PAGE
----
We do not say that she did not owe her salvation to the death of her Son. Just the contrary, we say that she, of all mere children of Adam, is in the truest sense the fruit and purchase of His Passion. He has done for her more than for anyone else. To others He gives grace and regeneration at a point in their earthly existence; to her, from the very beginning.

We do not make her nature different from others . . . certainly she would have been a frail being, like Eve, without the grace of God . . . It was not her nature which secured her perseverance, but the excess of grace which hindered Nature acting as Nature ever will act. There is no difference in kind between her and us, though an inconceivable difference of degree. She and we are both simply saved by the grace of Christ.

Thus, sincerely speaking, I really do not see what the difficulty is . . . The above statement is no private statement of my own. I never heard of any Catholic who ever had any other view . . .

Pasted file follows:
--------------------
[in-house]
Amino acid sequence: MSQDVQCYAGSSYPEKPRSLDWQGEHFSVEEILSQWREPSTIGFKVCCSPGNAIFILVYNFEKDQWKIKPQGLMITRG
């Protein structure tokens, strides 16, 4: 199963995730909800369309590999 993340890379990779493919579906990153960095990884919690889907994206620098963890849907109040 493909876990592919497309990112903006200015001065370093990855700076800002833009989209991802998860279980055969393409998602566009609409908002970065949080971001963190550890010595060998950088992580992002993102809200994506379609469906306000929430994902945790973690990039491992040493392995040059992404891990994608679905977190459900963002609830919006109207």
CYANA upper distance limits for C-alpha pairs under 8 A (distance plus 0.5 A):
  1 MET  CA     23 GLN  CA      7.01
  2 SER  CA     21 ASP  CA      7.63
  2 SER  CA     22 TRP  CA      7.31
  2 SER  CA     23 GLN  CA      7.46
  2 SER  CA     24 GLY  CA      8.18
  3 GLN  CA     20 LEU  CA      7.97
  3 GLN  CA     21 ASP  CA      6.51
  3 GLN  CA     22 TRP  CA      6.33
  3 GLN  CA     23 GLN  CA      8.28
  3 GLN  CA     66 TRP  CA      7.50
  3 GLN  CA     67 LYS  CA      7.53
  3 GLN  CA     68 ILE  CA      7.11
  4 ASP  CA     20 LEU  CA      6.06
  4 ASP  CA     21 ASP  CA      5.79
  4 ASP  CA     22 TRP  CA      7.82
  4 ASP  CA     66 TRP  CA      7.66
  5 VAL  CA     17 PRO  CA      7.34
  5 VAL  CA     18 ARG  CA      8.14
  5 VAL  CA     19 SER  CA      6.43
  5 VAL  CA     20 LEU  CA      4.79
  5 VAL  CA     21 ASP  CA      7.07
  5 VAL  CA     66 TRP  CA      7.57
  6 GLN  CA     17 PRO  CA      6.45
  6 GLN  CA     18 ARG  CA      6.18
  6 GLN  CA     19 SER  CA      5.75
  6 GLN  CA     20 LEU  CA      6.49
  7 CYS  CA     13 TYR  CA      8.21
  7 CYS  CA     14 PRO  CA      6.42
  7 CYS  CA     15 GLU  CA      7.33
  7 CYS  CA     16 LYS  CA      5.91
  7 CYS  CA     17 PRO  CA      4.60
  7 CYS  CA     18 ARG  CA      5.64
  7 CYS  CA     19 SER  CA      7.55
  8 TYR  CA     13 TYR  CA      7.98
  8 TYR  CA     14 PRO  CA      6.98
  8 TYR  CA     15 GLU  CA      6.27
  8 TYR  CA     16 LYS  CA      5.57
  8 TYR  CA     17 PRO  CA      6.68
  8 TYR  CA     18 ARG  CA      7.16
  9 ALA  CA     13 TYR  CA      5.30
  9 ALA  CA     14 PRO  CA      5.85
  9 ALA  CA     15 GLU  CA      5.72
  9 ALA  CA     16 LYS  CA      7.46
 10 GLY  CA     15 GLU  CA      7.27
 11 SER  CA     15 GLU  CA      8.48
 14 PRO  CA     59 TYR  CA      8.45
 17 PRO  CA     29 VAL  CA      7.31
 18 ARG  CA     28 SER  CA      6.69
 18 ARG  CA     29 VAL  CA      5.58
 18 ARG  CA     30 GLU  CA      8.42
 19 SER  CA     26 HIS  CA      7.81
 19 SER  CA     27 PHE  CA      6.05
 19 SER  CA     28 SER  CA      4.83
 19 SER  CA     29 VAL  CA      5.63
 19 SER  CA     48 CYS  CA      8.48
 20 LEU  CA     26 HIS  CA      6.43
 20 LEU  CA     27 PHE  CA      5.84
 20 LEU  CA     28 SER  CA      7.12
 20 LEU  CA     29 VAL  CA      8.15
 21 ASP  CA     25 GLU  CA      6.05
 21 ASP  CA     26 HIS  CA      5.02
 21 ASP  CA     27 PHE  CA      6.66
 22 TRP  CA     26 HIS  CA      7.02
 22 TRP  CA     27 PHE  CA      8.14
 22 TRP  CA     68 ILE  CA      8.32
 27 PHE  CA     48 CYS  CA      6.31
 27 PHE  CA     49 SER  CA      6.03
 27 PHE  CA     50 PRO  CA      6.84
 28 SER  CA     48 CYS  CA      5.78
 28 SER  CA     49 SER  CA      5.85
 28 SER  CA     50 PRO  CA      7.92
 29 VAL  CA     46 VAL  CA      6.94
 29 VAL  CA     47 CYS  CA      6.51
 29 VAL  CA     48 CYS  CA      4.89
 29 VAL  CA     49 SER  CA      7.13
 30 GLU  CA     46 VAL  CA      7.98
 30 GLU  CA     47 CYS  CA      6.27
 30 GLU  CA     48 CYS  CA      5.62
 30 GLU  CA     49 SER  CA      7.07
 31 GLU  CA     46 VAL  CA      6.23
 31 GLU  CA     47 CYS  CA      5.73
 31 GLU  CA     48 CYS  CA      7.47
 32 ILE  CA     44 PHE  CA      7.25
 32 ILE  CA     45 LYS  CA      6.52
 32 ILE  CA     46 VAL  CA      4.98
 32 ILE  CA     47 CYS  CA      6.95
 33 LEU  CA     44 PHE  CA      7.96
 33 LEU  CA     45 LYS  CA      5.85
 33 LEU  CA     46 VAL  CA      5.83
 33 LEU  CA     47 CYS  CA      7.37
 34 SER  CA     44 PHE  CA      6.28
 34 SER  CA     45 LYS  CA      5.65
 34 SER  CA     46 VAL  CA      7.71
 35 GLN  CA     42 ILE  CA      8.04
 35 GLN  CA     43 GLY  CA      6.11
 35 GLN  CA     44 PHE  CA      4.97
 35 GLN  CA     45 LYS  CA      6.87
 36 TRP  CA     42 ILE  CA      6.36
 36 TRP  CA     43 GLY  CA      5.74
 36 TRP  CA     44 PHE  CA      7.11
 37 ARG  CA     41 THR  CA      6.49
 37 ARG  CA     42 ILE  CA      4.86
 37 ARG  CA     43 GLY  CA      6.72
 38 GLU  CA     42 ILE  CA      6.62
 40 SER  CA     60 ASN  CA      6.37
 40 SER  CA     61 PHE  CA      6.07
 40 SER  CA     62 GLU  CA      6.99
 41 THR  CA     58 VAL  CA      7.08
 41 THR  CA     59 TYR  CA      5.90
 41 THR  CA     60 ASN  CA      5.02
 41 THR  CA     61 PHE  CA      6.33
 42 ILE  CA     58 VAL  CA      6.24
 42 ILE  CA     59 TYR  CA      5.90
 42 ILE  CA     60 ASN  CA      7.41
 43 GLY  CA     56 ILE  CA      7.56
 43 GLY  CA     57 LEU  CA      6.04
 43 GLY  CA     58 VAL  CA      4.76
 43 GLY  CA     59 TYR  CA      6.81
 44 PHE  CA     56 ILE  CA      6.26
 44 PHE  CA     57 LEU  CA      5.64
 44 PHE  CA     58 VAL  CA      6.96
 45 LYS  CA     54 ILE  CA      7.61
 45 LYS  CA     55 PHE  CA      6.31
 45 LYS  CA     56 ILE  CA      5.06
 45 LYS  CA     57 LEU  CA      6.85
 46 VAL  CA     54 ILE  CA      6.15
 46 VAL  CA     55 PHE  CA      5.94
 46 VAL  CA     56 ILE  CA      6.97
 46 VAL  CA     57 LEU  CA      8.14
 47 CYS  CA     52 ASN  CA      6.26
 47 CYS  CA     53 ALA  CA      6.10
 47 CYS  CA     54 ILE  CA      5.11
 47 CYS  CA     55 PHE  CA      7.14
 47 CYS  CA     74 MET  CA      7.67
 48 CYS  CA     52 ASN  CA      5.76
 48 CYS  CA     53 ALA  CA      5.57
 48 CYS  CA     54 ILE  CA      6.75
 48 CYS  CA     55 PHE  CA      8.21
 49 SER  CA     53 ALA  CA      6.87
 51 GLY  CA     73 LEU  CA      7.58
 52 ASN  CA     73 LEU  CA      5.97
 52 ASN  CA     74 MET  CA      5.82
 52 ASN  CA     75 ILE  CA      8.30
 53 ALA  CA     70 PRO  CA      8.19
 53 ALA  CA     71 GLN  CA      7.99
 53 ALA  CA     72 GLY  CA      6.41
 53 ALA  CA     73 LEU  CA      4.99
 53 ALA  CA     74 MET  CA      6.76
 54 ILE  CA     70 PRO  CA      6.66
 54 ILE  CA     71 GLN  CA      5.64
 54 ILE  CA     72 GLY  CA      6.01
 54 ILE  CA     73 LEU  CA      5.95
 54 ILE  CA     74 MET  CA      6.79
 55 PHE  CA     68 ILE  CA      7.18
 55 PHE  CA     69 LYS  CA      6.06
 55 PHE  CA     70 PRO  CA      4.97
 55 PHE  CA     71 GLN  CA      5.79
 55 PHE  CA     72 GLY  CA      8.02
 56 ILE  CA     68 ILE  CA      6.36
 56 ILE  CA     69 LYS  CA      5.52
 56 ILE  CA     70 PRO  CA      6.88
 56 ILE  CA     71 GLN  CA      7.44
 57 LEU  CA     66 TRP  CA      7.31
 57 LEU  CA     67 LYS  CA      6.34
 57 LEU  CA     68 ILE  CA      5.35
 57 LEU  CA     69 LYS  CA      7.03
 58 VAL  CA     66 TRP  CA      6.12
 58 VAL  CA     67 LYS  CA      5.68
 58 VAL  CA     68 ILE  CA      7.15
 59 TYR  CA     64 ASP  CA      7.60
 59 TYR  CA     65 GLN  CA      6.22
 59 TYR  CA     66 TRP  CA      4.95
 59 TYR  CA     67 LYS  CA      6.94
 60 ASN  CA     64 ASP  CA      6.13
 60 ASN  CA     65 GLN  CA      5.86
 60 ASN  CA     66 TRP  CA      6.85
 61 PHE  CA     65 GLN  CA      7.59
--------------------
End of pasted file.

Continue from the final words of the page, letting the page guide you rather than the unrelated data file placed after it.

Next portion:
Consider what I have said. Is it, after all, certainly irrational? Is it certainly against Scripture? Is it certainly against the primitive Fathers? Is it certainly idolatrous? I cannot help smiling as I put the questions . . .

Many, many doctrines are far harder than the Immaculate Conception. The doctrine of Original Sin is indefinitely harder. Mary just has not this difficulty. It is no difficulty to believe that a soul is united to the flesh without original sin; the great mystery is that any, that millions on millions, are born with it. Our teaching about Mary has just one difficulty less than our teaching about the state of mankind generally. (Meditations and Devotions, Harrison, New York: Roman Catholic Books, n.d. [orig. 1893], “Memorandum on the Immaculate Conception,” 151-152, 155-156)

Bishop William Bernard Ullathorne (1806-1889)

It is the divine maternity of Mary which explains both her perfect excellence and her perfect holiness. It is the key to all her gifts and privileges. For the excellence of each creature is to be found in the degree in which it resembles its Creator . . .